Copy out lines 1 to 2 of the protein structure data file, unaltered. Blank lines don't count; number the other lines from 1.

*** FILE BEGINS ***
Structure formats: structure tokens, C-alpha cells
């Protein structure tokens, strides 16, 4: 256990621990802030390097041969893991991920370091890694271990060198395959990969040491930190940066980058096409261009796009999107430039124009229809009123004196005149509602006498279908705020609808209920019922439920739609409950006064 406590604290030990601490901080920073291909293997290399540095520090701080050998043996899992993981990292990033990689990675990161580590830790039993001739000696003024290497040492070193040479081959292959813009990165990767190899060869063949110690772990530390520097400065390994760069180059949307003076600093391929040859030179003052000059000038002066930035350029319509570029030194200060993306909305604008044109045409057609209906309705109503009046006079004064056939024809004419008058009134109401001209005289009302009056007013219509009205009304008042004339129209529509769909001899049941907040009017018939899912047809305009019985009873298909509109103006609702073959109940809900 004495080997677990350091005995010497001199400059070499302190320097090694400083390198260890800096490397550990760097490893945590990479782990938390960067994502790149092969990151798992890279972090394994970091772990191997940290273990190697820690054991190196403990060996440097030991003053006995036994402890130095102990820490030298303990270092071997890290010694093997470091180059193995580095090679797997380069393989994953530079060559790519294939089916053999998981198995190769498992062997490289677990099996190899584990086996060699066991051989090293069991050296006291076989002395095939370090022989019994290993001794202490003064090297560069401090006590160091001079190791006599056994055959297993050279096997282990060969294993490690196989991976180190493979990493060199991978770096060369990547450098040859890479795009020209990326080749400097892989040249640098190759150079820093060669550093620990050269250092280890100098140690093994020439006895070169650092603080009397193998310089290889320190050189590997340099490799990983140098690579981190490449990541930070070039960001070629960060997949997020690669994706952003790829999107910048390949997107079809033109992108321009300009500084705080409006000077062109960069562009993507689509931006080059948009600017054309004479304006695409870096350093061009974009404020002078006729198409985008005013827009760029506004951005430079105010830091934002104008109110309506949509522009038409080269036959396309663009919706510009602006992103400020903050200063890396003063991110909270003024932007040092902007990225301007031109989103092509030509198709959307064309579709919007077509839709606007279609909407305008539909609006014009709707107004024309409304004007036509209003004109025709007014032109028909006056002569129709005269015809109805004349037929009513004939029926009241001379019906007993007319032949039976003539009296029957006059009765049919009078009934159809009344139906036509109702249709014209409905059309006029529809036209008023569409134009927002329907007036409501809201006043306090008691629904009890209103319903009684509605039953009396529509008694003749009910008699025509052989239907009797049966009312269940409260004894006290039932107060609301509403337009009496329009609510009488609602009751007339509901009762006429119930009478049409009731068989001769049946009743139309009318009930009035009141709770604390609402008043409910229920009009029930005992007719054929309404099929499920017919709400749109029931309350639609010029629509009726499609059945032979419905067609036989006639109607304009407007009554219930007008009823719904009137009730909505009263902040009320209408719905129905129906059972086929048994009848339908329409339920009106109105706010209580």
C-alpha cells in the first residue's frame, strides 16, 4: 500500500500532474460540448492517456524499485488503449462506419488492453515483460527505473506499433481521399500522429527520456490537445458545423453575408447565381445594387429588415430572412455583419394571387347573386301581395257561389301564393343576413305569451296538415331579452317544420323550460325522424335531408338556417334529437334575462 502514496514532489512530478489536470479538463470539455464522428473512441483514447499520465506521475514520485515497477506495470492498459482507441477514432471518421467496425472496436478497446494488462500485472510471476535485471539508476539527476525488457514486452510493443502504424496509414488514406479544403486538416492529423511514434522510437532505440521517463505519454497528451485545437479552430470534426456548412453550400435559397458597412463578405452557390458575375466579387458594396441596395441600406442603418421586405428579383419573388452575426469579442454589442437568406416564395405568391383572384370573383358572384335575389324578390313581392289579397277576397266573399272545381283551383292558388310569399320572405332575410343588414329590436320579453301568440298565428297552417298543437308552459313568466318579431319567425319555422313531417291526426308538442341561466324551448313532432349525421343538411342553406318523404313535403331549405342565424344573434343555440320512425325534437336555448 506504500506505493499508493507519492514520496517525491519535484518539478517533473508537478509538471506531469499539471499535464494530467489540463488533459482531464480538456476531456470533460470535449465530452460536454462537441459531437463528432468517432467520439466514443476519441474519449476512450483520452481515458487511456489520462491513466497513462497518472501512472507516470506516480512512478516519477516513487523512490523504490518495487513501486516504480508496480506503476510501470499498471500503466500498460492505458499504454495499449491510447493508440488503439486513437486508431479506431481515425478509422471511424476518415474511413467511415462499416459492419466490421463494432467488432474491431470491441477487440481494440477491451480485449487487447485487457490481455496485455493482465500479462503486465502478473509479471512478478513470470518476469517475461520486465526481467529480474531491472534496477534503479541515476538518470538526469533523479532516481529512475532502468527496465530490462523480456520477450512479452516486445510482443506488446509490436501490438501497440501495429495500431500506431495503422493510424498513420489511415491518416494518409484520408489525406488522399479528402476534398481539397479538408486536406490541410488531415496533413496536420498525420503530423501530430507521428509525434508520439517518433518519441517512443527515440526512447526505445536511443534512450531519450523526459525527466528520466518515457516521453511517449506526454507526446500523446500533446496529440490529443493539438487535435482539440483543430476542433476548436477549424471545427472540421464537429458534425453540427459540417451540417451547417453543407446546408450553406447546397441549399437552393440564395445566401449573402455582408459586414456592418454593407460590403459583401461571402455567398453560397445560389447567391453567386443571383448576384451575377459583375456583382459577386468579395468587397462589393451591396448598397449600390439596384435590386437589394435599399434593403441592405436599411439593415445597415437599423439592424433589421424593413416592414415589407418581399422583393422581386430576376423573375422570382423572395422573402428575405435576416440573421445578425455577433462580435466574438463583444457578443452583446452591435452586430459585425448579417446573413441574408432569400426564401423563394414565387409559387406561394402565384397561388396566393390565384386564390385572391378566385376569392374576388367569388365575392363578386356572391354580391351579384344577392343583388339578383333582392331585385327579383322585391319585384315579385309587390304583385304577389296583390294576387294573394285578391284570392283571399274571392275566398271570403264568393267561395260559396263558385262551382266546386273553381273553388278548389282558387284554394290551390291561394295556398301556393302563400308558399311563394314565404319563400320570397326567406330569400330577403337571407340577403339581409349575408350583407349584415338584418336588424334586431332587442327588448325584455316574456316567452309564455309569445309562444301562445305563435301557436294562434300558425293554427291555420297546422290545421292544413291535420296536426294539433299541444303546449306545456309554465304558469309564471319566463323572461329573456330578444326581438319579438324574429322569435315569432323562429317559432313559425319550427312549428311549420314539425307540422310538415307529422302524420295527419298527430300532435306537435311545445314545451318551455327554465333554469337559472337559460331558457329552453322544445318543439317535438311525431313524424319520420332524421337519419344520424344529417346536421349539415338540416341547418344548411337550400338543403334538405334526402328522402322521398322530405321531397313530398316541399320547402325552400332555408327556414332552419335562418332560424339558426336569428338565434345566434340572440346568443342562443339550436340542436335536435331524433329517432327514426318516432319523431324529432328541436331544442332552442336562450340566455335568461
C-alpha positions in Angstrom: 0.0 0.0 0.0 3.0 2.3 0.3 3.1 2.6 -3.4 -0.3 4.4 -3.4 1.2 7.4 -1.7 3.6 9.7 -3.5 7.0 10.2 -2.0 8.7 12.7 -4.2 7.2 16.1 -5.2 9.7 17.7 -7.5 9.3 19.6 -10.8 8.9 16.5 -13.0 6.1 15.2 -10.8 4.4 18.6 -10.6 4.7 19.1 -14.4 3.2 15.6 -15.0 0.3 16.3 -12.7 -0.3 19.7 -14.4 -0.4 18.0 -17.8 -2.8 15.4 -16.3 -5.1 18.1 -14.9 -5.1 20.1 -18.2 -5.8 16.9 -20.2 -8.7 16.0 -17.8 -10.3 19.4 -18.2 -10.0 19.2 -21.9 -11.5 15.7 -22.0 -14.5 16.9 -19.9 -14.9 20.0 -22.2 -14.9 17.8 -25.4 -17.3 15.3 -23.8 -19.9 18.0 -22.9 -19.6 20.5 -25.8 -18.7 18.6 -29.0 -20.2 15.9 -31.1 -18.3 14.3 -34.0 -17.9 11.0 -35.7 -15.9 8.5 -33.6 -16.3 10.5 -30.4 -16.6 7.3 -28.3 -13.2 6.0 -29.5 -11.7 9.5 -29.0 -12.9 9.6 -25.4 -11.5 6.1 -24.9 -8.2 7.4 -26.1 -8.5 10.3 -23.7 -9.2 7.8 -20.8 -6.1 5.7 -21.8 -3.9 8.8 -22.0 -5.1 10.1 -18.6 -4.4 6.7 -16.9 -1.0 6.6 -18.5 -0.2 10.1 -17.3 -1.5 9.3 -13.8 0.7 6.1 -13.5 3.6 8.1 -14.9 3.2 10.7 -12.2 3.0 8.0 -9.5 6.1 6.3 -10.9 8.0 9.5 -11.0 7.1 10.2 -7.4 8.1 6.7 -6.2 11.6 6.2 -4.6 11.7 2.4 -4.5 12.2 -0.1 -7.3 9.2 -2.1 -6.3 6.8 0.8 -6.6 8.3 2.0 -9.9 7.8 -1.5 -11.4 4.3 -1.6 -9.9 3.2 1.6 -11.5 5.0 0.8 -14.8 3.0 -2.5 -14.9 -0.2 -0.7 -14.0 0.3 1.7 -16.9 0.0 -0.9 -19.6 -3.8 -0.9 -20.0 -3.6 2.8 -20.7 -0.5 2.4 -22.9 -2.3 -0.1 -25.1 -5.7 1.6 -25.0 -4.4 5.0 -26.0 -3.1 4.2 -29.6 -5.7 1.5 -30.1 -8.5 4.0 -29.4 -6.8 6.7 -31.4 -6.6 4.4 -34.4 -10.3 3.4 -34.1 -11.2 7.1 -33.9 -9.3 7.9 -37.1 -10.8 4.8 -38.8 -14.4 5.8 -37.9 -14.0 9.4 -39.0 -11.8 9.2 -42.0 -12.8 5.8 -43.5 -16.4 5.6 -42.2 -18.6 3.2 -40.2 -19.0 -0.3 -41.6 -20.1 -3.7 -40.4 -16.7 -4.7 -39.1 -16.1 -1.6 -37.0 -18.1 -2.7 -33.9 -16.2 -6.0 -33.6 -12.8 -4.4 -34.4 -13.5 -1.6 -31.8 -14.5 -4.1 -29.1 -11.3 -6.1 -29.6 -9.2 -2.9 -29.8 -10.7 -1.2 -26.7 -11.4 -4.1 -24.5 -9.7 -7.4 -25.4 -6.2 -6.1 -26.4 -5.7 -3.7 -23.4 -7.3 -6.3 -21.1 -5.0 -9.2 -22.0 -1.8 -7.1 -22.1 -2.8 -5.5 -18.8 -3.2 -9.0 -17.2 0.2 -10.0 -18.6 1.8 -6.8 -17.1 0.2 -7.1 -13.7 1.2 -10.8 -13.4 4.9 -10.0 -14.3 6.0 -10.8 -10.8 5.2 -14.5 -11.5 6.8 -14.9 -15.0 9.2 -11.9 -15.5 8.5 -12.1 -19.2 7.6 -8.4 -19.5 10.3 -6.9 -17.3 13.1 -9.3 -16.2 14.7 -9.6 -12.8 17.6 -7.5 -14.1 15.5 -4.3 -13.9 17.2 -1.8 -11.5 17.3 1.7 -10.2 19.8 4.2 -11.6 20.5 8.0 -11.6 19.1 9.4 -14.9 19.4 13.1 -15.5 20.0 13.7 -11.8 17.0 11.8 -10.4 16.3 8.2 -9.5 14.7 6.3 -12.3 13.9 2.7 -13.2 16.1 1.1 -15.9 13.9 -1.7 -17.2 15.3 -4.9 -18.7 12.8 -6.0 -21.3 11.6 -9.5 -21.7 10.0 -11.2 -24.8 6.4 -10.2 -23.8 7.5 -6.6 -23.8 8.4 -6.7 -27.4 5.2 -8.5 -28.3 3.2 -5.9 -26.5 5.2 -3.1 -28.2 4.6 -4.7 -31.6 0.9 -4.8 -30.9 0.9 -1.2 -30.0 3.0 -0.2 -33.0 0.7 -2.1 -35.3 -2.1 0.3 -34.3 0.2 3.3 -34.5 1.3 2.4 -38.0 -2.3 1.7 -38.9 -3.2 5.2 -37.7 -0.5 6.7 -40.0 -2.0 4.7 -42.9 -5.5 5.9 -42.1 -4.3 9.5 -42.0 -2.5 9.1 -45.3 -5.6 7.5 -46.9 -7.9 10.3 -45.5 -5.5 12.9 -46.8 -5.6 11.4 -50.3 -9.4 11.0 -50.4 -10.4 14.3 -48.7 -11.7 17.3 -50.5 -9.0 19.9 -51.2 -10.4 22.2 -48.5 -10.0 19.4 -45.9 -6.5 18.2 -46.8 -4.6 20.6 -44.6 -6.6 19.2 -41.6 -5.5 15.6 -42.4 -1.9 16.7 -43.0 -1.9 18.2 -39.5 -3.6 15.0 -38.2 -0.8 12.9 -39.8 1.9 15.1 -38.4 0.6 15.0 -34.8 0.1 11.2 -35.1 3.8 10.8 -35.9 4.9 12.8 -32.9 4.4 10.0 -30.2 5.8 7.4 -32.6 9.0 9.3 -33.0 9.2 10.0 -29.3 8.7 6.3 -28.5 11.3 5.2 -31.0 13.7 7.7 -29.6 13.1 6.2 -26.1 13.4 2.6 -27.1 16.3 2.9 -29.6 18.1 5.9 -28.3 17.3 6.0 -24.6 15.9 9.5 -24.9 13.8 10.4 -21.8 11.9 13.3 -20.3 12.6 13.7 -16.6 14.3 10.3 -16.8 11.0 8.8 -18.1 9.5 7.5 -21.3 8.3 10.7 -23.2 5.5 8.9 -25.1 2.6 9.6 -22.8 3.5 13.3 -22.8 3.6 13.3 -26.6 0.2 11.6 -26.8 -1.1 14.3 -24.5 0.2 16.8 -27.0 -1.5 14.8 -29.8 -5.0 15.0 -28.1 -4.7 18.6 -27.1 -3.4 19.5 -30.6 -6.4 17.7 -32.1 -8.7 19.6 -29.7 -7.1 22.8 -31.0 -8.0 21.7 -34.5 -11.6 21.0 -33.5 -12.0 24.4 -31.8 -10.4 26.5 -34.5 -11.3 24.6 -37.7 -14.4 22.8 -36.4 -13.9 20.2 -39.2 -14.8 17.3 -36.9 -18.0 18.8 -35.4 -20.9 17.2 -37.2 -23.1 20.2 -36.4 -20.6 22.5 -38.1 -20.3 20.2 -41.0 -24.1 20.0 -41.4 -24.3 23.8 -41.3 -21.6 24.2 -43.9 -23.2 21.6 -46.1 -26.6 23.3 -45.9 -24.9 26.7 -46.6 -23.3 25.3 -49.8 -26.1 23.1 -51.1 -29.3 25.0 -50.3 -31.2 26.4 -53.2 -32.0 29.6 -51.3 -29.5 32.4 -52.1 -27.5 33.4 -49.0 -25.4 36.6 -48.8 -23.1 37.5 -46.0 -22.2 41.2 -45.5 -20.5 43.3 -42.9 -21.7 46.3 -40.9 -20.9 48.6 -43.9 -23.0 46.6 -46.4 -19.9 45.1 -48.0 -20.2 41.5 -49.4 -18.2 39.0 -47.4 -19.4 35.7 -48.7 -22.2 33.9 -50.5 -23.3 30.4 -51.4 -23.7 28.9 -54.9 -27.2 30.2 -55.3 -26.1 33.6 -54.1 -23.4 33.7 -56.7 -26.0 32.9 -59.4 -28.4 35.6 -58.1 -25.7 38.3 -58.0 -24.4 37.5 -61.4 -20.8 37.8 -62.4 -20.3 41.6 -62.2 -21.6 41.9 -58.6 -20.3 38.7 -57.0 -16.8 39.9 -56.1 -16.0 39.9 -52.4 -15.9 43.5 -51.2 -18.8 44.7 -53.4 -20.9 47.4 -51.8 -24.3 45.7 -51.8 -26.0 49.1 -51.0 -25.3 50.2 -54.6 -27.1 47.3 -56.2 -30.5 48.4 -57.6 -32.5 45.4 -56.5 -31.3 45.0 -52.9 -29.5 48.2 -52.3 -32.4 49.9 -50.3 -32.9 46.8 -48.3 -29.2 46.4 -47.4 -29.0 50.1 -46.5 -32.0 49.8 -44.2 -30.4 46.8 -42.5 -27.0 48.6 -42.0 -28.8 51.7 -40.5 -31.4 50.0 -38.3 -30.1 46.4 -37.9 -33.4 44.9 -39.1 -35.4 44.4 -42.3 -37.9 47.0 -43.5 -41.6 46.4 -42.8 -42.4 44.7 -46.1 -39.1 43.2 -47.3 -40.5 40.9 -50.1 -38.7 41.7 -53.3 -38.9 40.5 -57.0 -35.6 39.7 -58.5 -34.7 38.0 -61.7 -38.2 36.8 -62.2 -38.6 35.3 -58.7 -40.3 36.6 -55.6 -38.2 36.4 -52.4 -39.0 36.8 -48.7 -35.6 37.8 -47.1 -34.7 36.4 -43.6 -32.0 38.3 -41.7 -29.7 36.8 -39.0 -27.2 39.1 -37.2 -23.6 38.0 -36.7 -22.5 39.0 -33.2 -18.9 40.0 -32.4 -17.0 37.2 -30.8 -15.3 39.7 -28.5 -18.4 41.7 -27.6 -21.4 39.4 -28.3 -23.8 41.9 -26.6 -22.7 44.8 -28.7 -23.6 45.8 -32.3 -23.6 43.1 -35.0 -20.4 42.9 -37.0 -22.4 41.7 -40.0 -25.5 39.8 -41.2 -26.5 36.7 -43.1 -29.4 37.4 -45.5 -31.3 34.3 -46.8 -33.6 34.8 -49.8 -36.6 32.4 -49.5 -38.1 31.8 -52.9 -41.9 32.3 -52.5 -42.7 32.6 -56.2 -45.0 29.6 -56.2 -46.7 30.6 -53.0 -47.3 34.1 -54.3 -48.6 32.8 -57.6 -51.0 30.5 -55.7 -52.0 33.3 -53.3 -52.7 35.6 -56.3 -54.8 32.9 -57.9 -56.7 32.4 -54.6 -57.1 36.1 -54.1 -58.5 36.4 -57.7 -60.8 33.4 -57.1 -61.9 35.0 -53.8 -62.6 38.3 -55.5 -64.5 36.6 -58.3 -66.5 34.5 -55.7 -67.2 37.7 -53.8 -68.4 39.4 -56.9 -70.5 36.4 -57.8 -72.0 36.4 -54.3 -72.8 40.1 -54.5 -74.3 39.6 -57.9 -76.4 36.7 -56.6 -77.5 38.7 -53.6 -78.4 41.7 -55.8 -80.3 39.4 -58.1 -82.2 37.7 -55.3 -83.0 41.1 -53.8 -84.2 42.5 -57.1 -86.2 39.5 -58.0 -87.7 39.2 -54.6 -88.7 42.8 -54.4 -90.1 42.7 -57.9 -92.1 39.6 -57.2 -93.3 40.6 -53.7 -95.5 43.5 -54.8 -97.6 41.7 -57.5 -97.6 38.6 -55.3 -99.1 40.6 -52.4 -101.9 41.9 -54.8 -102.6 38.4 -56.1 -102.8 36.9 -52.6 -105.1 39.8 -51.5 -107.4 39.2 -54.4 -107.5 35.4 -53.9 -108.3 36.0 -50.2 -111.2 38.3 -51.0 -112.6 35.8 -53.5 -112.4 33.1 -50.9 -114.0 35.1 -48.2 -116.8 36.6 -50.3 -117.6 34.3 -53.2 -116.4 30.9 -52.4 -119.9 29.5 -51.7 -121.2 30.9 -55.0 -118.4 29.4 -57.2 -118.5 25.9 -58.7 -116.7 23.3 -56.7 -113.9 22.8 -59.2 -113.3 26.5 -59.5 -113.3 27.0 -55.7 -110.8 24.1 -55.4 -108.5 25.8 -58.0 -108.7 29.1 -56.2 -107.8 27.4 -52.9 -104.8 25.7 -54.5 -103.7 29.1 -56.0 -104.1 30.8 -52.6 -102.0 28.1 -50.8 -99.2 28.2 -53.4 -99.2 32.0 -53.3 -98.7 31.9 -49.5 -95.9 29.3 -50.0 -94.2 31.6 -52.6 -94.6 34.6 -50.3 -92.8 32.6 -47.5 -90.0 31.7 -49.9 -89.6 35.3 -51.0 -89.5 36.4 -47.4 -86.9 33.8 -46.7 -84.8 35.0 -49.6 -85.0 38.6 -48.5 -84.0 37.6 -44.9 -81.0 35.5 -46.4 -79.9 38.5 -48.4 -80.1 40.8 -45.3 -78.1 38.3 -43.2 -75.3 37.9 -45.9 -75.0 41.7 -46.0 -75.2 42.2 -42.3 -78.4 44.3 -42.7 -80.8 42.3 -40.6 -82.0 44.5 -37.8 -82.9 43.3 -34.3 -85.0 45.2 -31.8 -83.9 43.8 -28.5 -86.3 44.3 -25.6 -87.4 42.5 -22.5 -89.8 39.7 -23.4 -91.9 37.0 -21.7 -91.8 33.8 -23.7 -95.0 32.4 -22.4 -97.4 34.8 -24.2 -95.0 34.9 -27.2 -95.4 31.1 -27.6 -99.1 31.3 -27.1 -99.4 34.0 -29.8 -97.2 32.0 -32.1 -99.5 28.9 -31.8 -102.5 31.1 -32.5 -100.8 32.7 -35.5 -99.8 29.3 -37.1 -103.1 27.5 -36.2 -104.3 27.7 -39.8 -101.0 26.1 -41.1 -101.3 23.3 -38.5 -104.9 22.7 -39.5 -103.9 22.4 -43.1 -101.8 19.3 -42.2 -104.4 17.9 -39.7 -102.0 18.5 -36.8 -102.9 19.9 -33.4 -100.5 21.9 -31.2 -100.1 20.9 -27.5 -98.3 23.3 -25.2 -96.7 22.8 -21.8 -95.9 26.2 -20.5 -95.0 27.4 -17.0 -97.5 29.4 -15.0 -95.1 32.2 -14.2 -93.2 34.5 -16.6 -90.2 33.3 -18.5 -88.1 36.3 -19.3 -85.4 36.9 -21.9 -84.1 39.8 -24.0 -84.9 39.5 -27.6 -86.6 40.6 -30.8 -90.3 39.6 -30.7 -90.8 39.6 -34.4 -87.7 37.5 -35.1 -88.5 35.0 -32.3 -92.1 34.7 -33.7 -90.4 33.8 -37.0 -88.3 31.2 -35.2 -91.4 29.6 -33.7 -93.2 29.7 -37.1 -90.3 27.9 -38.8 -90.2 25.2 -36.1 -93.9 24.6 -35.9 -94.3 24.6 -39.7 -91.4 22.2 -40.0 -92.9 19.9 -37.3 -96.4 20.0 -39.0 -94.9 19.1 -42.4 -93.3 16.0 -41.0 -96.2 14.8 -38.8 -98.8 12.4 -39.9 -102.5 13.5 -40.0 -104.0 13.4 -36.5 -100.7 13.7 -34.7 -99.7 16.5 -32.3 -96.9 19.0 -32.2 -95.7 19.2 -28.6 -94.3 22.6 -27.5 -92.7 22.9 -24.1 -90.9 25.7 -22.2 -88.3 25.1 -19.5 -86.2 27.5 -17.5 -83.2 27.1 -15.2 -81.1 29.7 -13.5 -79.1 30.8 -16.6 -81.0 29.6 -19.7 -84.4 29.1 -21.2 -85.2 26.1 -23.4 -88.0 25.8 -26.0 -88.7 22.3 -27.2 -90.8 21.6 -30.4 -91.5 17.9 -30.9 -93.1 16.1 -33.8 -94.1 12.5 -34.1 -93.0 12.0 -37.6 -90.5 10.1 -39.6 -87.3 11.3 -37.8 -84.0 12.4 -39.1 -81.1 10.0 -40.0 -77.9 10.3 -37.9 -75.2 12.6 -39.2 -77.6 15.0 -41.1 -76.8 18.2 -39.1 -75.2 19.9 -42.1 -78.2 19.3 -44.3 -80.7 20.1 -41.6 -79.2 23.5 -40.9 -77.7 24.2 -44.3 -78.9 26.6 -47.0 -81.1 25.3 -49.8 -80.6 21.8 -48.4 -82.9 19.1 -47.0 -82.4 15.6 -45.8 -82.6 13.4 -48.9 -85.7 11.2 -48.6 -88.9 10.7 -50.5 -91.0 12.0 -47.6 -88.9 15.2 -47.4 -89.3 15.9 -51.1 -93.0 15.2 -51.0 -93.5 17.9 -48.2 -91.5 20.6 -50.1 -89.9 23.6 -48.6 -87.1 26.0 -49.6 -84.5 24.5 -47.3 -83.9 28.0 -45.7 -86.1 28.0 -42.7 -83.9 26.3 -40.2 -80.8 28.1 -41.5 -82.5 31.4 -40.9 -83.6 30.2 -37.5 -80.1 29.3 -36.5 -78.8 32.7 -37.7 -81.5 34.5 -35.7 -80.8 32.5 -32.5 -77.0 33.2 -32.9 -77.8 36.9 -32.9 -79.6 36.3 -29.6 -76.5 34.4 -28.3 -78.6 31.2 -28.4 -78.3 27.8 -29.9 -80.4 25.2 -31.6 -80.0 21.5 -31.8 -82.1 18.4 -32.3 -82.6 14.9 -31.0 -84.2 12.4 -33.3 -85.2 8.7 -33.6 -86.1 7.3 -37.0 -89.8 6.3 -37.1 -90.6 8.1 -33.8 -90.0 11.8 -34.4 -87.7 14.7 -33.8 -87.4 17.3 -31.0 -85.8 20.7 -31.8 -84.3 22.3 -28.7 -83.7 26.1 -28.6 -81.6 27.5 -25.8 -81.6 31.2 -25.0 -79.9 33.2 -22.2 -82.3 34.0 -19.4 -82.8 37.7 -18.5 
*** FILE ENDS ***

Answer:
Structure formats: structure tokens, C-alpha cells
């Protein structure tokens, strides 16, 4: 256990621990802030390097041969893991991920370091890694271990060198395959990969040491930190940066980058096409261009796009999107430039124009229809009123004196005149509602006498279908705020609808209920019922439920739609409950006064 406590604290030990601490901080920073291909293997290399540095520090701080050998043996899992993981990292990033990689990675990161580590830790039993001739000696003024290497040492070193040479081959292959813009990165990767190899060869063949110690772990530390520097400065390994760069180059949307003076600093391929040859030179003052000059000038002066930035350029319509570029030194200060993306909305604008044109045409057609209906309705109503009046006079004064056939024809004419008058009134109401001209005289009302009056007013219509009205009304008042004339129209529509769909001899049941907040009017018939899912047809305009019985009873298909509109103006609702073959109940809900 004495080997677990350091005995010497001199400059070499302190320097090694400083390198260890800096490397550990760097490893945590990479782990938390960067994502790149092969990151798992890279972090394994970091772990191997940290273990190697820690054991190196403990060996440097030991003053006995036994402890130095102990820490030298303990270092071997890290010694093997470091180059193995580095090679797997380069393989994953530079060559790519294939089916053999998981198995190769498992062997490289677990099996190899584990086996060699066991051989090293069991050296006291076989002395095939370090022989019994290993001794202490003064090297560069401090006590160091001079190791006599056994055959297993050279096997282990060969294993490690196989991976180190493979990493060199991978770096060369990547450098040859890479795009020209990326080749400097892989040249640098190759150079820093060669550093620990050269250092280890100098140690093994020439006895070169650092603080009397193998310089290889320190050189590997340099490799990983140098690579981190490449990541930070070039960001070629960060997949997020690669994706952003790829999107910048390949997107079809033109992108321009300009500084705080409006000077062109960069562009993507689509931006080059948009600017054309004479304006695409870096350093061009974009404020002078006729198409985008005013827009760029506004951005430079105010830091934002104008109110309506949509522009038409080269036959396309663009919706510009602006992103400020903050200063890396003063991110909270003024932007040092902007990225301007031109989103092509030509198709959307064309579709919007077509839709606007279609909407305008539909609006014009709707107004024309409304004007036509209003004109025709007014032109028909006056002569129709005269015809109805004349037929009513004939029926009241001379019906007993007319032949039976003539009296029957006059009765049919009078009934159809009344139906036509109702249709014209409905059309006029529809036209008023569409134009927002329907007036409501809201006043306090008691629904009890209103319903009684509605039953009396529509008694003749009910008699025509052989239907009797049966009312269940409260004894006290039932107060609301509403337009009496329009609510009488609602009751007339509901009762006429119930009478049409009731068989001769049946009743139309009318009930009035009141709770604390609402008043409910229920009009029930005992007719054929309404099929499920017919709400749109029931309350639609010029629509009726499609059945032979419905067609036989006639109607304009407007009554219930007008009823719904009137009730909505009263902040009320209408719905129905129906059972086929048994009848339908329409339920009106109105706010209580």